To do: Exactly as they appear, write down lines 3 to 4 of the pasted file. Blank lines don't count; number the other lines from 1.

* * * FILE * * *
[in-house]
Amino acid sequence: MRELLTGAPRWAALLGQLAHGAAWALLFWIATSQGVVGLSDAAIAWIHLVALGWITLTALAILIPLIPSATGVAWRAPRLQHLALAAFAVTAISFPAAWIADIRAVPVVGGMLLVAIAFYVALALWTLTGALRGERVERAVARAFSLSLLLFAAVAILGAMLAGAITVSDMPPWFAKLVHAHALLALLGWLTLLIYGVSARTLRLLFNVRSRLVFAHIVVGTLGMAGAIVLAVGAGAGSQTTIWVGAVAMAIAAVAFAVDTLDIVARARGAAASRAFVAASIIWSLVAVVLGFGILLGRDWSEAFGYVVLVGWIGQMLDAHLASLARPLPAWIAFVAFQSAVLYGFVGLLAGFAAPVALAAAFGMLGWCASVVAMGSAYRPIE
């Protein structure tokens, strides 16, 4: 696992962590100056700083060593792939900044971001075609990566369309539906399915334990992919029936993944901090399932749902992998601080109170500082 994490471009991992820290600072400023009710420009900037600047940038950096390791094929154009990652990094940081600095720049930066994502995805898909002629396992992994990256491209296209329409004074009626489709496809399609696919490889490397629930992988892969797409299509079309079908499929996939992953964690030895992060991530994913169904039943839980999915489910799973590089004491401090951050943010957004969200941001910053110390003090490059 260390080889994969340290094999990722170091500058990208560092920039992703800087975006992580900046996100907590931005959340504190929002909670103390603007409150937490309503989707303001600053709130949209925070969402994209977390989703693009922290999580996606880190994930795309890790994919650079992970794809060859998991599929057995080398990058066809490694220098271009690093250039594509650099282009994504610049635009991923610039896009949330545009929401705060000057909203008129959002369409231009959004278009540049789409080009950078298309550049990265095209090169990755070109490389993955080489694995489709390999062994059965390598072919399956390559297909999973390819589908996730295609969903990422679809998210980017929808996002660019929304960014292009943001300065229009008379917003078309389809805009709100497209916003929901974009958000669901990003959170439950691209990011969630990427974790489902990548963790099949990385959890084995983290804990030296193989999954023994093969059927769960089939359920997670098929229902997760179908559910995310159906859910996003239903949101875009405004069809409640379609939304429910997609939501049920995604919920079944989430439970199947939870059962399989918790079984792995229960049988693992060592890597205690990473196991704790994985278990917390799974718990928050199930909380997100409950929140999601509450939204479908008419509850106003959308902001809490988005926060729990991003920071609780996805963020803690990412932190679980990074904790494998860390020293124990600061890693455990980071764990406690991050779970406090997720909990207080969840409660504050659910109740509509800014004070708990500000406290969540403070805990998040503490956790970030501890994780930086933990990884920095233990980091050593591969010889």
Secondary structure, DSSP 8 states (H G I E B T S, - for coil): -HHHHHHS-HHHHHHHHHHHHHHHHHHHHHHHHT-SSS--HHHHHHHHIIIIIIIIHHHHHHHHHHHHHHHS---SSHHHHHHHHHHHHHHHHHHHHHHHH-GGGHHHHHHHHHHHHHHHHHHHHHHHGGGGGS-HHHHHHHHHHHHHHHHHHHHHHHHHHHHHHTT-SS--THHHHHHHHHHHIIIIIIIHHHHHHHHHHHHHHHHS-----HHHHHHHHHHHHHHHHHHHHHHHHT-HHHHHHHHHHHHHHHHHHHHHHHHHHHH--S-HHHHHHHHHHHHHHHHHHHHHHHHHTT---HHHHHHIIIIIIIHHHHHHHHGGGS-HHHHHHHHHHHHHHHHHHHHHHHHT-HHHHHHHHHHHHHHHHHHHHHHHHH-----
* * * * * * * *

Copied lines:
């Protein structure tokens, strides 16, 4: 696992962590100056700083060593792939900044971001075609990566369309539906399915334990992919029936993944901090399932749902992998601080109170500082 994490471009991992820290600072400023009710420009900037600047940038950096390791094929154009990652990094940081600095720049930066994502995805898909002629396992992994990256491209296209329409004074009626489709496809399609696919490889490397629930992988892969797409299509079309079908499929996939992953964690030895992060991530994913169904039943839980999915489910799973590089004491401090951050943010957004969200941001910053110390003090490059 260390080889994969340290094999990722170091500058990208560092920039992703800087975006992580900046996100907590931005959340504190929002909670103390603007409150937490309503989707303001600053709130949209925070969402994209977390989703693009922290999580996606880190994930795309890790994919650079992970794809060859998991599929057995080398990058066809490694220098271009690093250039594509650099282009994504610049635009991923610039896009949330545009929401705060000057909203008129959002369409231009959004278009540049789409080009950078298309550049990265095209090169990755070109490389993955080489694995489709390999062994059965390598072919399956390559297909999973390819589908996730295609969903990422679809998210980017929808996002660019929304960014292009943001300065229009008379917003078309389809805009709100497209916003929901974009958000669901990003959170439950691209990011969630990427974790489902990548963790099949990385959890084995983290804990030296193989999954023994093969059927769960089939359920997670098929229902997760179908559910995310159906859910996003239903949101875009405004069809409640379609939304429910997609939501049920995604919920079944989430439970199947939870059962399989918790079984792995229960049988693992060592890597205690990473196991704790994985278990917390799974718990928050199930909380997100409950929140999601509450939204479908008419509850106003959308902001809490988005926060729990991003920071609780996805963020803690990412932190679980990074904790494998860390020293124990600061890693455990980071764990406690991050779970406090997720909990207080969840409660504050659910109740509509800014004070708990500000406290969540403070805990998040503490956790970030501890994780930086933990990884920095233990980091050593591969010889």
Secondary structure, DSSP 8 states (H G I E B T S, - for coil): -HHHHHHS-HHHHHHHHHHHHHHHHHHHHHHHHT-SSS--HHHHHHHHIIIIIIIIHHHHHHHHHHHHHHHS---SSHHHHHHHHHHHHHHHHHHHHHHHH-GGGHHHHHHHHHHHHHHHHHHHHHHHGGGGGS-HHHHHHHHHHHHHHHHHHHHHHHHHHHHHHTT-SS--THHHHHHHHHHHIIIIIIIHHHHHHHHHHHHHHHHS-----HHHHHHHHHHHHHHHHHHHHHHHHT-HHHHHHHHHHHHHHHHHHHHHHHHHHHH--S-HHHHHHHHHHHHHHHHHHHHHHHHHTT---HHHHHHIIIIIIIHHHHHHHHGGGS-HHHHHHHHHHHHHHHHHHHHHHHHT-HHHHHHHHHHHHHHHHHHHHHHHHH-----